A current feedback voltage regulator can be used in a variety of devices. When used in a NAND type memory device, Vsupp1 is generally about three volts, Vsupp2 is generally between about 1.2 or 1.8 volts, Vref is generally about 1.1 volts or 1.2 volts. The Vbias is generally about 1.0 Volts. These voltages may be configured based on device type, dimension, power requirements, or a combination thereof among others.

FIG. 4 illustrates, by way of example, a circuit diagram of another embodiment of a master-slave voltage regulator device 400. The device 400 may be similar to the device 300 with the device 400 including two amplifiers 402A and 402B. The amplifier 402A may be electrically coupled in the same manner as the amplifier 302. The amplifier 402B may be electrically coupled in parallel with the amplifier 402A and may be electrically coupled in the same manner as the amplifier 302. The amplifier 402B may be operable to provide an output current that is bigger than the output current of the amplifier 402A. In one or more embodiments, the amplifier 402B may be operable to provide a maximum output current that is in the milliamp range (e.g., from about one milliamp to hundreds of milliamps or larger). In one or more embodiments, the amplifier 402A may be operable to provide a maximum output current that is in the microamp range (e.g., from about one microamp to hundreds of microamps).

The amplifier 402B may be enabled through a voltage on the enable line 404, such as before or concurrent with a load on the output 318 becoming active. The amplifier 402B may be disabled using a voltage on the enable line 404, such as after or concurrent with a load on the output 318 becoming inactive. Similarly, the amplifier 402A may be enabled through a voltage on the enable line 406, such as before or concurrent with a load on the output 318 becoming inactive, and enabled using a voltage on the enable line 406, such as after or concurrent with a load on the output 318 becoming active. It is not necessary to switch off (disable) the amplifier 402A in an instance where the current provided by the amplifier 402B is much larger than the current provided by the amplifier 402A. In practice, generally the amplifier 402A remains enabled regardless of the state of the load on the output 318.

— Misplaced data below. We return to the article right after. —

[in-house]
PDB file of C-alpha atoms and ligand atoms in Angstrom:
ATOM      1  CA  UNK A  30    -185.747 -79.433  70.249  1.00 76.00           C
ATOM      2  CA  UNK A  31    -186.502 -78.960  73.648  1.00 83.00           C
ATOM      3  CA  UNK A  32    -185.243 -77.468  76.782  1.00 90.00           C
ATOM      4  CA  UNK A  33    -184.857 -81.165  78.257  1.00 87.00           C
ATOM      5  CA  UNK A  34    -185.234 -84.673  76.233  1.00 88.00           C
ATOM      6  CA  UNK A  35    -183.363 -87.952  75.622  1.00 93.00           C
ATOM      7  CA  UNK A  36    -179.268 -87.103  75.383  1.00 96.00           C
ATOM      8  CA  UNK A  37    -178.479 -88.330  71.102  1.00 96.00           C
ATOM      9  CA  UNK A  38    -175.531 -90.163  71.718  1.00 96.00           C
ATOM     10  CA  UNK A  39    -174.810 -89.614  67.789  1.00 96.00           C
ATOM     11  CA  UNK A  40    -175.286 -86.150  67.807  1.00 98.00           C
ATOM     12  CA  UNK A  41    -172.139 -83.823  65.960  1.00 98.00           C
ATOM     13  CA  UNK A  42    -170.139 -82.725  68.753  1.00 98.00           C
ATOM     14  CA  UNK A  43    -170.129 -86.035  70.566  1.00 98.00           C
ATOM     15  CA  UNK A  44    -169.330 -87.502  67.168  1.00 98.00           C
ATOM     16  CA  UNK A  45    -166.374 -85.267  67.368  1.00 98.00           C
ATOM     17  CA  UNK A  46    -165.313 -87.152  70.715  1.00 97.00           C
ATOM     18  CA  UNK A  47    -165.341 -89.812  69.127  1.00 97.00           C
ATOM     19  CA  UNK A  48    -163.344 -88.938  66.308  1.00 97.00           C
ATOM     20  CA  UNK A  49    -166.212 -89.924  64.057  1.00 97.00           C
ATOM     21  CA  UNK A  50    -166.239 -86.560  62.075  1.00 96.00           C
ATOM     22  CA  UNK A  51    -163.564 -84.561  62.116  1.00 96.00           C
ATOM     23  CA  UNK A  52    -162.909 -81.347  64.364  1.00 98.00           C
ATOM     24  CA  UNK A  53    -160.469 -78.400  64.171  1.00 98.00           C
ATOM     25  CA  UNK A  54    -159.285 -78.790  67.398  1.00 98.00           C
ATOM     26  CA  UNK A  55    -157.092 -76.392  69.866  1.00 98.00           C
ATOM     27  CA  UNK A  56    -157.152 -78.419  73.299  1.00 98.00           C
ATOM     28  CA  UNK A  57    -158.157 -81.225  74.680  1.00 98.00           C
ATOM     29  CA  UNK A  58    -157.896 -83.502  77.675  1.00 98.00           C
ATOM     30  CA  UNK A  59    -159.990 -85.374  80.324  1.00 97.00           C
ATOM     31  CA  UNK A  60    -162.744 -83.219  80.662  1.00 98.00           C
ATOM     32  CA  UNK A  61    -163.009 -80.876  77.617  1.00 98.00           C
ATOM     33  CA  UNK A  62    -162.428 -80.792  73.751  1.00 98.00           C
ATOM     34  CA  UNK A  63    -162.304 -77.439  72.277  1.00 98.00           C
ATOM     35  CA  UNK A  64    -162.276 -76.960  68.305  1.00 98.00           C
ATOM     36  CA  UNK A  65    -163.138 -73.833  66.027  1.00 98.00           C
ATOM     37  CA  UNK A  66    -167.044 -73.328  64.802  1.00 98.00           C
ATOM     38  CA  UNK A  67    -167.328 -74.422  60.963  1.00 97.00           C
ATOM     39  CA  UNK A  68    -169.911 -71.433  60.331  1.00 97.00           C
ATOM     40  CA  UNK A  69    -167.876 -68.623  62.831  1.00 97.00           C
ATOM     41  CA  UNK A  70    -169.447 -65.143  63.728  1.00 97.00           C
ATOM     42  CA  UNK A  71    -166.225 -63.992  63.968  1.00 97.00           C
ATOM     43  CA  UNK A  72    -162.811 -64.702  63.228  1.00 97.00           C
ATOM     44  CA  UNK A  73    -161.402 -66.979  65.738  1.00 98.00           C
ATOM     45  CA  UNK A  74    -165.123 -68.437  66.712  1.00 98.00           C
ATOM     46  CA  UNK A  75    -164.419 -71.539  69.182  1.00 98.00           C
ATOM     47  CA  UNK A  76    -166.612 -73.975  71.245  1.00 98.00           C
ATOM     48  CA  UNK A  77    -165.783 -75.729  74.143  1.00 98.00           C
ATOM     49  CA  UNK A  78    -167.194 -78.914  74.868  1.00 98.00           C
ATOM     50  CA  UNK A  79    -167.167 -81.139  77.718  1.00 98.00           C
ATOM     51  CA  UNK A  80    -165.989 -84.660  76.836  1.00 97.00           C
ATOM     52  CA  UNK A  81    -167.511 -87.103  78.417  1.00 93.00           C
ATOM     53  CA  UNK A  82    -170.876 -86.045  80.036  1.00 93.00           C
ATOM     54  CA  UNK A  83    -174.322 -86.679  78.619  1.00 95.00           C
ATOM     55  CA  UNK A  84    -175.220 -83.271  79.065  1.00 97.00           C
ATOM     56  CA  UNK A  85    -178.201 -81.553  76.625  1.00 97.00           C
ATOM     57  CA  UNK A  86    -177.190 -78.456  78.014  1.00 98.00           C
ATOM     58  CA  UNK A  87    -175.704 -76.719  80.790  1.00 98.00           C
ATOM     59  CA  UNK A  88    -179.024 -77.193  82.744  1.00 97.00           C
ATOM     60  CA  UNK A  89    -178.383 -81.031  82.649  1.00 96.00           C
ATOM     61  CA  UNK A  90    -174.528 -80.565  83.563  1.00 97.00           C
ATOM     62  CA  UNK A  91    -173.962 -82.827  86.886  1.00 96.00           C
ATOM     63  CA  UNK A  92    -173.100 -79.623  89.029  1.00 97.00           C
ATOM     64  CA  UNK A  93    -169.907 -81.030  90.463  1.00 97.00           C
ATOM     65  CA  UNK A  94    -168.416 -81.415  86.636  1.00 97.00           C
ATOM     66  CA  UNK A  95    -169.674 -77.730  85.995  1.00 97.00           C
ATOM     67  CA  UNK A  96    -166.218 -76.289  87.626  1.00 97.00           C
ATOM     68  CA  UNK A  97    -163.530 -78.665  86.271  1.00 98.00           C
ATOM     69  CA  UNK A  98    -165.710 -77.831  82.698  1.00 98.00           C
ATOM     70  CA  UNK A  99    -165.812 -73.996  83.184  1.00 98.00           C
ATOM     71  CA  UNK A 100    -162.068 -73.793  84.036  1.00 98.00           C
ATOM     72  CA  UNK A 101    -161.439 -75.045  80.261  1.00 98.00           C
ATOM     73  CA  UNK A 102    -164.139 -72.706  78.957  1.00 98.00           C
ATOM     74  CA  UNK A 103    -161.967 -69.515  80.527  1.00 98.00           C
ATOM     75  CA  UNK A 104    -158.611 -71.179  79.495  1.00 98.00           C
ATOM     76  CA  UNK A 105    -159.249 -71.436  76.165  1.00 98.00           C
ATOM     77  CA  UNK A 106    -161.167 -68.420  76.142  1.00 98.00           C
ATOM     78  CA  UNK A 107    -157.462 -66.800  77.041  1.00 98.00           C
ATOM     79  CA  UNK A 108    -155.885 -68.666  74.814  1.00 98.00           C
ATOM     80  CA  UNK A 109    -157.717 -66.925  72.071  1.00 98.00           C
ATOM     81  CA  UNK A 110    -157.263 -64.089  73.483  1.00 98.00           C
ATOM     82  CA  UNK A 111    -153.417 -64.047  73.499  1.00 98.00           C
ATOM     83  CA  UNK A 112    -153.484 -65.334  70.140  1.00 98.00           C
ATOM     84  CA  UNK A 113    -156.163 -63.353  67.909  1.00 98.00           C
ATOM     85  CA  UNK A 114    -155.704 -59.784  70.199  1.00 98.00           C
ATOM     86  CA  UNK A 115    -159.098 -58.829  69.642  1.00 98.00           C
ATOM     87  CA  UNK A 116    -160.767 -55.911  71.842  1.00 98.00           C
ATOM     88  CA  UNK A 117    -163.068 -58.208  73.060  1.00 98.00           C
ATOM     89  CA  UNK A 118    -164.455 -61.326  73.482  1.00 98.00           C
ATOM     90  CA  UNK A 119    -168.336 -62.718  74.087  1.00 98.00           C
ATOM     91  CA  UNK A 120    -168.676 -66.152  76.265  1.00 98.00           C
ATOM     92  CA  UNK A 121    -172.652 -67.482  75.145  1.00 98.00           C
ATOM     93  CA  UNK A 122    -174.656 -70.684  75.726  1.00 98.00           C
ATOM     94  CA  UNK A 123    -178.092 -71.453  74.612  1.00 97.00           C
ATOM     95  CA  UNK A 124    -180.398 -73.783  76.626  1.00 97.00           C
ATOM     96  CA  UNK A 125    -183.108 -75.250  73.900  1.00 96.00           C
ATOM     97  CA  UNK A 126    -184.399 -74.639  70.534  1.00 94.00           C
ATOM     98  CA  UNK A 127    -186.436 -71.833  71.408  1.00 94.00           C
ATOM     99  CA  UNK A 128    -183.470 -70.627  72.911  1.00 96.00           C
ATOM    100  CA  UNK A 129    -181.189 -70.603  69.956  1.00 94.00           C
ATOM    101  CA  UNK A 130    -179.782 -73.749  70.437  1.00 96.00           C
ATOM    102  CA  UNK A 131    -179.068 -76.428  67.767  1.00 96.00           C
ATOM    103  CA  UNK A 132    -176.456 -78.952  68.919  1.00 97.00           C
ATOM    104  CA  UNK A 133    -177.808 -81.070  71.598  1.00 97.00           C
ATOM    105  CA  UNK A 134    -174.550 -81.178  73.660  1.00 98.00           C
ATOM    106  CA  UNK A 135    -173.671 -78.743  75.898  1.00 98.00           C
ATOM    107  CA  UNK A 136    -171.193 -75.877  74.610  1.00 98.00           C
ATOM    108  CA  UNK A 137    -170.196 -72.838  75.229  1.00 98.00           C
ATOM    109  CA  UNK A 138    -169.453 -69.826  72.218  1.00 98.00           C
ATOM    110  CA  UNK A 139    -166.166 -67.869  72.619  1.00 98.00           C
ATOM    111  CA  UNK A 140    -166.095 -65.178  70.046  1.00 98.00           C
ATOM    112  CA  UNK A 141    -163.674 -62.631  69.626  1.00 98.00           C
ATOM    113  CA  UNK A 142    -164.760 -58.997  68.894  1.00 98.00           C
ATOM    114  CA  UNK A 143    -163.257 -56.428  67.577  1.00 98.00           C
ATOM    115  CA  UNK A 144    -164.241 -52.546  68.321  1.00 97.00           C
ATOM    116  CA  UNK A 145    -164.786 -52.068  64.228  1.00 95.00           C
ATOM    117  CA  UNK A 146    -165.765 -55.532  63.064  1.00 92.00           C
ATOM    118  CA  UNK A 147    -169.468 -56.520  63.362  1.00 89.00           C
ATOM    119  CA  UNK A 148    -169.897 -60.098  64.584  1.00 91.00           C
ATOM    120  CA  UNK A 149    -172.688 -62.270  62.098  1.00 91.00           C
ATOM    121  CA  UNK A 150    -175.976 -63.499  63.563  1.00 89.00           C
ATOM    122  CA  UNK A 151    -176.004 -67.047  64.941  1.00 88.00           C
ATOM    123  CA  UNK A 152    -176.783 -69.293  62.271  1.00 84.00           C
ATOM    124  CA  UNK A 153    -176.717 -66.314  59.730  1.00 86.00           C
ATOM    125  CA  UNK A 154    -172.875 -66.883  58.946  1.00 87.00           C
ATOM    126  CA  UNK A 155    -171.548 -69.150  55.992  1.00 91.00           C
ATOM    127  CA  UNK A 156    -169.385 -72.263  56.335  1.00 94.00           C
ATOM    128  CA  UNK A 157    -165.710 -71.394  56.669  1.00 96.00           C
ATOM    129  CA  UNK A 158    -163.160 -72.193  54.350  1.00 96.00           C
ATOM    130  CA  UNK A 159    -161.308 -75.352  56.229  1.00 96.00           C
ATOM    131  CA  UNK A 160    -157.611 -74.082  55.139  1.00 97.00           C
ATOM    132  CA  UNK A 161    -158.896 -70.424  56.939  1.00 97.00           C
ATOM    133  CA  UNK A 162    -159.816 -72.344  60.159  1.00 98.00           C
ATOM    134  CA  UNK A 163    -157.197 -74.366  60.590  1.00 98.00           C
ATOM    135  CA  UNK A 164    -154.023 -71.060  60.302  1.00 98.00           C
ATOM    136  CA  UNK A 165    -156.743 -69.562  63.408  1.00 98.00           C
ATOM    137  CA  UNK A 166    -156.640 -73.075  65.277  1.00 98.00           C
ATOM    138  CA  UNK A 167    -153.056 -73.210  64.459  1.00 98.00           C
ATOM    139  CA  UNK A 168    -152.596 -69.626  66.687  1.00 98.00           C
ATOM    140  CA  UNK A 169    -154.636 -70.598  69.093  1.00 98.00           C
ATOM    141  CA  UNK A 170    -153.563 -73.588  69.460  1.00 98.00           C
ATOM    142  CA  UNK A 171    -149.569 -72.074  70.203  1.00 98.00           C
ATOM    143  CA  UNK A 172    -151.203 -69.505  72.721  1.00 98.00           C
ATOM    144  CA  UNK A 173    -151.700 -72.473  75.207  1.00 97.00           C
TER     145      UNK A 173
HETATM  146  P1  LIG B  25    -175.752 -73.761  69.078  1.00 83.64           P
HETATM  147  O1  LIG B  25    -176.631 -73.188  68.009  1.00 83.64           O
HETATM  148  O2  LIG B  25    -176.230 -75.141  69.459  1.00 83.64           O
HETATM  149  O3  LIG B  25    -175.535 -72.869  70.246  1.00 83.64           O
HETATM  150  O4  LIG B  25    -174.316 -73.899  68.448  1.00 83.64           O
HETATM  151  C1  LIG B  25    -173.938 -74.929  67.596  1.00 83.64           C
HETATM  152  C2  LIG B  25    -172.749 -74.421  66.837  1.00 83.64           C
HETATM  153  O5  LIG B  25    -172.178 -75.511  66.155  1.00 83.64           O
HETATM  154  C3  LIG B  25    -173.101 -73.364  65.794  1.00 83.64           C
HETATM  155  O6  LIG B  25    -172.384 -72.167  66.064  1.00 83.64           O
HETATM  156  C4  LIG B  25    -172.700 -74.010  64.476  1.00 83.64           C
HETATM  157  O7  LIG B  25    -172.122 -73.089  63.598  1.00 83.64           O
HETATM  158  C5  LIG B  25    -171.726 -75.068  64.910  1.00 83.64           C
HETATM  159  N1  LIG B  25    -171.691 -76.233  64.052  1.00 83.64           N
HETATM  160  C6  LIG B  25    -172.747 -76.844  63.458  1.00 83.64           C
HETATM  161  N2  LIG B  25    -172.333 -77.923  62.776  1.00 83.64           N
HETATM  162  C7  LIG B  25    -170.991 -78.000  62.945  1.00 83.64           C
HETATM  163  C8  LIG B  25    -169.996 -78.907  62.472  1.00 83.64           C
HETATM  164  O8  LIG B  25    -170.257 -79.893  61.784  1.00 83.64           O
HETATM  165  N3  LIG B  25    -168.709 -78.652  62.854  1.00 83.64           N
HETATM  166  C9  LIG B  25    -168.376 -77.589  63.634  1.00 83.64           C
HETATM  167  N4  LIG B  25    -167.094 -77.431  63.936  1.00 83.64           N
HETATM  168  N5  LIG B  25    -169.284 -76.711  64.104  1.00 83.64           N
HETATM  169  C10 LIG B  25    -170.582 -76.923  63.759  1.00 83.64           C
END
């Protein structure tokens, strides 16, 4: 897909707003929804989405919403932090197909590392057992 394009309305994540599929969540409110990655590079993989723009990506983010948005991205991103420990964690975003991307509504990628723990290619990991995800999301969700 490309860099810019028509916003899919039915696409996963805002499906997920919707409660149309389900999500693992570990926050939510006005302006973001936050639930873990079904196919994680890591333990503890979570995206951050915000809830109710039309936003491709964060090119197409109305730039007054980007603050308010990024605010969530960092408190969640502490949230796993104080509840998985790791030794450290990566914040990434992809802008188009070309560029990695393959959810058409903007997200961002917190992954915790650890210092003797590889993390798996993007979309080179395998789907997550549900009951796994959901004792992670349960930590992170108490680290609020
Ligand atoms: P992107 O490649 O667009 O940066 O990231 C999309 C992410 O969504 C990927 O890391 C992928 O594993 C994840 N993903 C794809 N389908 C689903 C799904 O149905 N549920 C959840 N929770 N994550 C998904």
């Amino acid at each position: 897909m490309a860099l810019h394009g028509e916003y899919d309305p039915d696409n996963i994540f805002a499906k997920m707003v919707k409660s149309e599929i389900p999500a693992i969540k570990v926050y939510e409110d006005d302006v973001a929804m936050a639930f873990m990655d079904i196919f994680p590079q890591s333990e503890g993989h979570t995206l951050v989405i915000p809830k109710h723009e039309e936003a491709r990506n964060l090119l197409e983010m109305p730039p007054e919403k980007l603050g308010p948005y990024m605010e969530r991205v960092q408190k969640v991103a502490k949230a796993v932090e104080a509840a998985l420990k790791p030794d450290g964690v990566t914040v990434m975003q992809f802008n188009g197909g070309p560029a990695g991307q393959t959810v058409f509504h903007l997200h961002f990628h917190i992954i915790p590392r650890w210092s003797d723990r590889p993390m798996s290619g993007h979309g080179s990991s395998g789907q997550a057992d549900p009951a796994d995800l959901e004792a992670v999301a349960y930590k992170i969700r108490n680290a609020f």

FIG. 5 illustrates, by way of example, a circuit diagram of an embodiment of a master-slave voltage regulator device 500. A circuit diagram of an example embodiment of the current feedback device 208 is provided in FIG. 5. The current feedback device 208 may include the transistors 504A, 504B, 506A, 506B, 520A, 520B, and the connections 502, 512, 514, 518 and/or 524.

The device 500 may include a plurality of transistors 504A, 504B, 506A, 506B, 520A, and 520B arranged to mirror a current received from a slave device 206. The transistor 504A of the current feedback device may receive a current from the slave device 206 at the connection 502. The transistors 504A and 504B may include a gate electrically coupled to the connection 502. The drain of the transistor 504A may be electrically coupled to the connection 502. The body of the transistors 504A, 504B, 506A, and 506B may be electrically coupled to a first supply voltage (Vsupp1) through the connection 514. The source of the transistors 506A and 506B may be electrically coupled to Vsupp1 through the connection 514.

An enable voltage (Venable) may be applied to the gate of the transistors 506A and 506B to activate or deactivate the transistors 506A-B. The enable voltage may activate the transistors 506A and 506B, such as when a load electrically coupled to the device 500 is active. The Venable may deactivate the transistors 506A and 506B, such as before or concurrently with a load electrically coupled the device 500 becomes inactive. By only activating the transistors 506A and 506B when a load electrically coupled to the device 500 becomes active, an amount of power drawn by the device 500 may be reduced. By enabling the transistors 506A and 506B, current may flow from the power supply (Vsupp1) to the transistors 506A and 506B through the connections 510 and 512, thus activating the current mirror provided by the transistors 504A and 504B.